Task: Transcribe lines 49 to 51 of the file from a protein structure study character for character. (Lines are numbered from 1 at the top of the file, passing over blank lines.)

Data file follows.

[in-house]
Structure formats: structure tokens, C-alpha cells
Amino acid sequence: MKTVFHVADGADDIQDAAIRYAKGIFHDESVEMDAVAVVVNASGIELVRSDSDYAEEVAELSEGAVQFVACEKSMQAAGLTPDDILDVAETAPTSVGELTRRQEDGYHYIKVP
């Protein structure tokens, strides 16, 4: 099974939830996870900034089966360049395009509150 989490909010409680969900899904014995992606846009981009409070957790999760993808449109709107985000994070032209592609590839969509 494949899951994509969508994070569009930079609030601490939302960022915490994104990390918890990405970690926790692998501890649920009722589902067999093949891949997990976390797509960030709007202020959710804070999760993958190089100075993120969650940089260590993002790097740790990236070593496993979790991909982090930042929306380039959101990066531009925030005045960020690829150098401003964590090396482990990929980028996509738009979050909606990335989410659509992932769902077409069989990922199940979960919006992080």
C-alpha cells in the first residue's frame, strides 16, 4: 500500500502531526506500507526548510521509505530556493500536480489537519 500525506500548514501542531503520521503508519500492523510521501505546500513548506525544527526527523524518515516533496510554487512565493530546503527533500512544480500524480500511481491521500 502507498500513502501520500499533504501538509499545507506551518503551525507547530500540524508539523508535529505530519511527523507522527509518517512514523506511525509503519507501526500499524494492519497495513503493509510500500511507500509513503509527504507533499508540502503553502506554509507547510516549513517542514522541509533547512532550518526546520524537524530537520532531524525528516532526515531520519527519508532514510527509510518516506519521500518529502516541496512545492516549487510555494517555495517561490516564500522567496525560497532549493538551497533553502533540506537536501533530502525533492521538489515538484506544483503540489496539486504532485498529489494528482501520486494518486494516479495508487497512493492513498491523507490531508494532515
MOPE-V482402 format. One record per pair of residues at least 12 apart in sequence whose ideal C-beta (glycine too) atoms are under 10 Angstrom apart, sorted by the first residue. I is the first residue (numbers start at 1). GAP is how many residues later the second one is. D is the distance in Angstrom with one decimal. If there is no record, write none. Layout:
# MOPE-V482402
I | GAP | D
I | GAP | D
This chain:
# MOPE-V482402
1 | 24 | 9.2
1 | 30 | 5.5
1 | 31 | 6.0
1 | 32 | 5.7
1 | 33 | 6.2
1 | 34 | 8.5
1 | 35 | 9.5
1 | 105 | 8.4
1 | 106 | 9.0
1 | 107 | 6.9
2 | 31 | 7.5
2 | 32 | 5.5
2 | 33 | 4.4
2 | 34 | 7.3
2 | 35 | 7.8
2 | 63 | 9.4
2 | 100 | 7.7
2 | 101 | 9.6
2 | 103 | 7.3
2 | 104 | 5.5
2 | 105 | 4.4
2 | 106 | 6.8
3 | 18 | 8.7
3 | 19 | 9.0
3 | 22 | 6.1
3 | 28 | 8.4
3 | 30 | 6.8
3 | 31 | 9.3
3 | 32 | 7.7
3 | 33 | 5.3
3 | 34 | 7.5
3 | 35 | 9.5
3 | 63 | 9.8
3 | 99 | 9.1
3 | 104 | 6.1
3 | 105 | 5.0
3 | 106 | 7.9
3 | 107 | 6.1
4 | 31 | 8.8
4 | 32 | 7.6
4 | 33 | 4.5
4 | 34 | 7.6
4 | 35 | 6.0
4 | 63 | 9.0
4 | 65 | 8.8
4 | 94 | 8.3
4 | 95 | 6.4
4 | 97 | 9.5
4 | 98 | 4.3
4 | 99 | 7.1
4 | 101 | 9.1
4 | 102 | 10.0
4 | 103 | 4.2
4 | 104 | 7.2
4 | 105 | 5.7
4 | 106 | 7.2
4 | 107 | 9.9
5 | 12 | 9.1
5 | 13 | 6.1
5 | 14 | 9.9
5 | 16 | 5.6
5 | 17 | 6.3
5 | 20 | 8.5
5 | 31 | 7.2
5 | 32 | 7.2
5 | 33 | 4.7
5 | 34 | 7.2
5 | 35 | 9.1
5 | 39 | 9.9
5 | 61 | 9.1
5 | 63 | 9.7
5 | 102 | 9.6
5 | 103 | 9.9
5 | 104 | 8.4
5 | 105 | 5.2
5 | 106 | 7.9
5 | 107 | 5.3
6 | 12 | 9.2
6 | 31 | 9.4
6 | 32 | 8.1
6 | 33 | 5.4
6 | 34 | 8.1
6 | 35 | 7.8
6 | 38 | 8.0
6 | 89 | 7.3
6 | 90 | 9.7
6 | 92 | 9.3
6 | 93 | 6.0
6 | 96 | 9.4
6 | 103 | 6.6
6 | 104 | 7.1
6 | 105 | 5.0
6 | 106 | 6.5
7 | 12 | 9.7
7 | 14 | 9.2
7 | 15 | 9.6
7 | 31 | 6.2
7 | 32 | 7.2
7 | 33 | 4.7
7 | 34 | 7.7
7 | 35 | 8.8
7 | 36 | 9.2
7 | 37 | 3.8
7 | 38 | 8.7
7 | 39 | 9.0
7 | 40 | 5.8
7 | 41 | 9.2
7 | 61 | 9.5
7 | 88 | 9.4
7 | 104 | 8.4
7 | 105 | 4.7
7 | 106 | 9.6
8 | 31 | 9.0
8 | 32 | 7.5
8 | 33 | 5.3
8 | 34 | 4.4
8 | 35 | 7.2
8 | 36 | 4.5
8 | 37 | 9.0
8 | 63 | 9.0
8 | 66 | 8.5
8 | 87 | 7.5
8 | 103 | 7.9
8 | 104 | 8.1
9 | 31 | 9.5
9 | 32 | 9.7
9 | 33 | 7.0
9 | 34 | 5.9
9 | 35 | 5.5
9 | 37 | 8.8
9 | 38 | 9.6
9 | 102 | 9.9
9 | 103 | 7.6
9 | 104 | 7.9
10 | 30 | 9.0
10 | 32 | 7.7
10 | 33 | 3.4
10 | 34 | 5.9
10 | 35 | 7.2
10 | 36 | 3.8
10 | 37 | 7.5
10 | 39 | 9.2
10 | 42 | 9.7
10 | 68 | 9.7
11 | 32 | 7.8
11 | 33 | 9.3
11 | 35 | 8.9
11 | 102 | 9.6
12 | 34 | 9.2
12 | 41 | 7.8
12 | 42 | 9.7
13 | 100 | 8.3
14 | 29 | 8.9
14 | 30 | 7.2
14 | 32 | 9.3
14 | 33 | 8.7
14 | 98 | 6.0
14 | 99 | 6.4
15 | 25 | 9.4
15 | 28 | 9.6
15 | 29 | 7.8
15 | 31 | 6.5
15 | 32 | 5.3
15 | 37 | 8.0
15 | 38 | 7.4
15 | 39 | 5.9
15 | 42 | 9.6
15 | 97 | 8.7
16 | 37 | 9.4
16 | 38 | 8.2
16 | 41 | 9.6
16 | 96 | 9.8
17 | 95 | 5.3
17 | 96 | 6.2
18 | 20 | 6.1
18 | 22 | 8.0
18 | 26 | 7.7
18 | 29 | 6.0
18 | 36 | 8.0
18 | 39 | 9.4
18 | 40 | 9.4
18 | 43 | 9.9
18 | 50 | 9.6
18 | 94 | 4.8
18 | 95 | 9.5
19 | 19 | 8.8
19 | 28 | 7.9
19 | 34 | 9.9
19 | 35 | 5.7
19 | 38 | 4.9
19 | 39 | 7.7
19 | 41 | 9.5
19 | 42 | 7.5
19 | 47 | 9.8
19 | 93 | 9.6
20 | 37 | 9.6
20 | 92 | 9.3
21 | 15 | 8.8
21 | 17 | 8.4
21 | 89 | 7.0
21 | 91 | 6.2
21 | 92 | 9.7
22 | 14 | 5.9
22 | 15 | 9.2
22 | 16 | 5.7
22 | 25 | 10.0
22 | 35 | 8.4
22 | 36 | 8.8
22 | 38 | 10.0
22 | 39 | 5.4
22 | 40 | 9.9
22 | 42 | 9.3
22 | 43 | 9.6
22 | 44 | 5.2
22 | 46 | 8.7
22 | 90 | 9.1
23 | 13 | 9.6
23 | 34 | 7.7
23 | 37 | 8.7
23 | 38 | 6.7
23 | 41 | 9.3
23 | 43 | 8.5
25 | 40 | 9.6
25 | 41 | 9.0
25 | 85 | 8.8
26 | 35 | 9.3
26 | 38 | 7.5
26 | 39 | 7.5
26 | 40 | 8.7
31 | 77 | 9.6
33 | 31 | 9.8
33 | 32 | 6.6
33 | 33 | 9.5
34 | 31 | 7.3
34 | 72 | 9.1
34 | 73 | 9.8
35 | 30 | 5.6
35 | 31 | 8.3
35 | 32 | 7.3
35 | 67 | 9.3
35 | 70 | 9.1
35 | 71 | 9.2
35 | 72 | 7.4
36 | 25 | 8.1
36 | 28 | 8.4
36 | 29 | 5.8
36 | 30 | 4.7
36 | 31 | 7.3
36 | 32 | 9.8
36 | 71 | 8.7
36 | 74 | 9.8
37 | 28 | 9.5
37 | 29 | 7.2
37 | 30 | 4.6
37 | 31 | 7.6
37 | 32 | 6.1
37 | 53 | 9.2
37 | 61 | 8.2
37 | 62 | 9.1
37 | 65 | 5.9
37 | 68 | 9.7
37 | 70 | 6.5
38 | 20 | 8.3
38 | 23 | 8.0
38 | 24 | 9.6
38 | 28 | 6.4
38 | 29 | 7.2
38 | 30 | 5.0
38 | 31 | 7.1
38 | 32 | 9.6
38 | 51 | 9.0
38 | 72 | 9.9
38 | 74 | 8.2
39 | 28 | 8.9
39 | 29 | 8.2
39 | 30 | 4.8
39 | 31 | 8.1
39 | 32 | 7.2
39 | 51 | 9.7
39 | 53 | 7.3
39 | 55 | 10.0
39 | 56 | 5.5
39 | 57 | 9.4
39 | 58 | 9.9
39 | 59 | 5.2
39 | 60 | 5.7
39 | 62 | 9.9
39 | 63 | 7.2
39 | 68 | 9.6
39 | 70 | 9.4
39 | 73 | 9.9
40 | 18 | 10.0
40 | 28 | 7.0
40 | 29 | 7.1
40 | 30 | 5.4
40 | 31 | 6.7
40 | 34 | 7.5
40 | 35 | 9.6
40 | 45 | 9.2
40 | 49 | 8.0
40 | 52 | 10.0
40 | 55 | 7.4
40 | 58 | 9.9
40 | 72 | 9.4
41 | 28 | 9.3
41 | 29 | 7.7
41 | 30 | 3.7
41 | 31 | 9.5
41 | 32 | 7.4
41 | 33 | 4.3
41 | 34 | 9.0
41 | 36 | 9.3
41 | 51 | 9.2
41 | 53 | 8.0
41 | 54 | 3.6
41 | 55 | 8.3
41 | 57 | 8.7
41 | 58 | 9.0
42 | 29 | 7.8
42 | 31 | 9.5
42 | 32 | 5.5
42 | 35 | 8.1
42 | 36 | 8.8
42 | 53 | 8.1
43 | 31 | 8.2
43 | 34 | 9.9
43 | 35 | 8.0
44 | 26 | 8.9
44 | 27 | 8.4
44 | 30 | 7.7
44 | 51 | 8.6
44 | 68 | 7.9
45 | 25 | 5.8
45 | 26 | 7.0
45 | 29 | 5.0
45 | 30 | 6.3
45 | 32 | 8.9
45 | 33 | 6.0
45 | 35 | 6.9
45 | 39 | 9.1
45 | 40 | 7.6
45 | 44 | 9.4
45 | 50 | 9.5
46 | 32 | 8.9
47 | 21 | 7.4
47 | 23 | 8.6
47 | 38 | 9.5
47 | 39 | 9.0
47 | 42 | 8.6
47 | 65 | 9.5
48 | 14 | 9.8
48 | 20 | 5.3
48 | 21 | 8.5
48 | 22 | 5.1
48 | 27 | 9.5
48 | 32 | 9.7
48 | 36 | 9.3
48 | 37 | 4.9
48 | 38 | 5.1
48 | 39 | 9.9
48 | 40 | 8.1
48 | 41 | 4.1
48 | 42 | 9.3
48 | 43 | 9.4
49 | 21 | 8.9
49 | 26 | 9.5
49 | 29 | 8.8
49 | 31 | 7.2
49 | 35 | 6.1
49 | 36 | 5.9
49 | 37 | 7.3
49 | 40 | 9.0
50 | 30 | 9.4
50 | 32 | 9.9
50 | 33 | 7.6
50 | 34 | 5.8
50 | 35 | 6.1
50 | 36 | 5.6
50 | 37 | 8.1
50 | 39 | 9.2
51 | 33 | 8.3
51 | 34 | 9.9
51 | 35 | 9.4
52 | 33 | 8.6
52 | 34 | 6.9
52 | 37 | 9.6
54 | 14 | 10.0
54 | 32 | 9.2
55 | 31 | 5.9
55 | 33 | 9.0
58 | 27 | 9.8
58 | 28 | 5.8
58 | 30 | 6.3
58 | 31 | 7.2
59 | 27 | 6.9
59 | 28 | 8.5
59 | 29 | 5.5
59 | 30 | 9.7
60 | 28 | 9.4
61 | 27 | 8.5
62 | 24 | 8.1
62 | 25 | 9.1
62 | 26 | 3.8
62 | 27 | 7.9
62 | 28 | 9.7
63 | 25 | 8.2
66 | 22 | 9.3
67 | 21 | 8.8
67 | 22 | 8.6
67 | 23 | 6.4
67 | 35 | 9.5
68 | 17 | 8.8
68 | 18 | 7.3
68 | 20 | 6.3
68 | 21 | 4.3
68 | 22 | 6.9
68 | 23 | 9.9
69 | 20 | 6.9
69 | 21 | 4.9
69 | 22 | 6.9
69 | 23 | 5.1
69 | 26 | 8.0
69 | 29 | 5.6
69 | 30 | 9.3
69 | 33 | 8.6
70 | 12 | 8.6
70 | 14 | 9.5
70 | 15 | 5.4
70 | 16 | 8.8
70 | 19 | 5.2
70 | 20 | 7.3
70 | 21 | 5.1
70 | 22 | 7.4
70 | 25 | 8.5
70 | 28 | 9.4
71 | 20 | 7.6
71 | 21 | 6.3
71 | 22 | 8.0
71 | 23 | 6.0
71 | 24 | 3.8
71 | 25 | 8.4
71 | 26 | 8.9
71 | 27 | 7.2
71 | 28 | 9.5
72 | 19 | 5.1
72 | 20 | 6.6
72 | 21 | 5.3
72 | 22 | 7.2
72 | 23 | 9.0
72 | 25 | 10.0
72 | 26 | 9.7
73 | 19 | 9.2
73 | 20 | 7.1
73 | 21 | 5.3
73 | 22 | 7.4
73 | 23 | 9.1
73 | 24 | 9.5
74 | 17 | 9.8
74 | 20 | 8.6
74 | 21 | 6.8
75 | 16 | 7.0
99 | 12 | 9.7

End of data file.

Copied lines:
3 | 107 | 6.1
4 | 31 | 8.8
4 | 32 | 7.6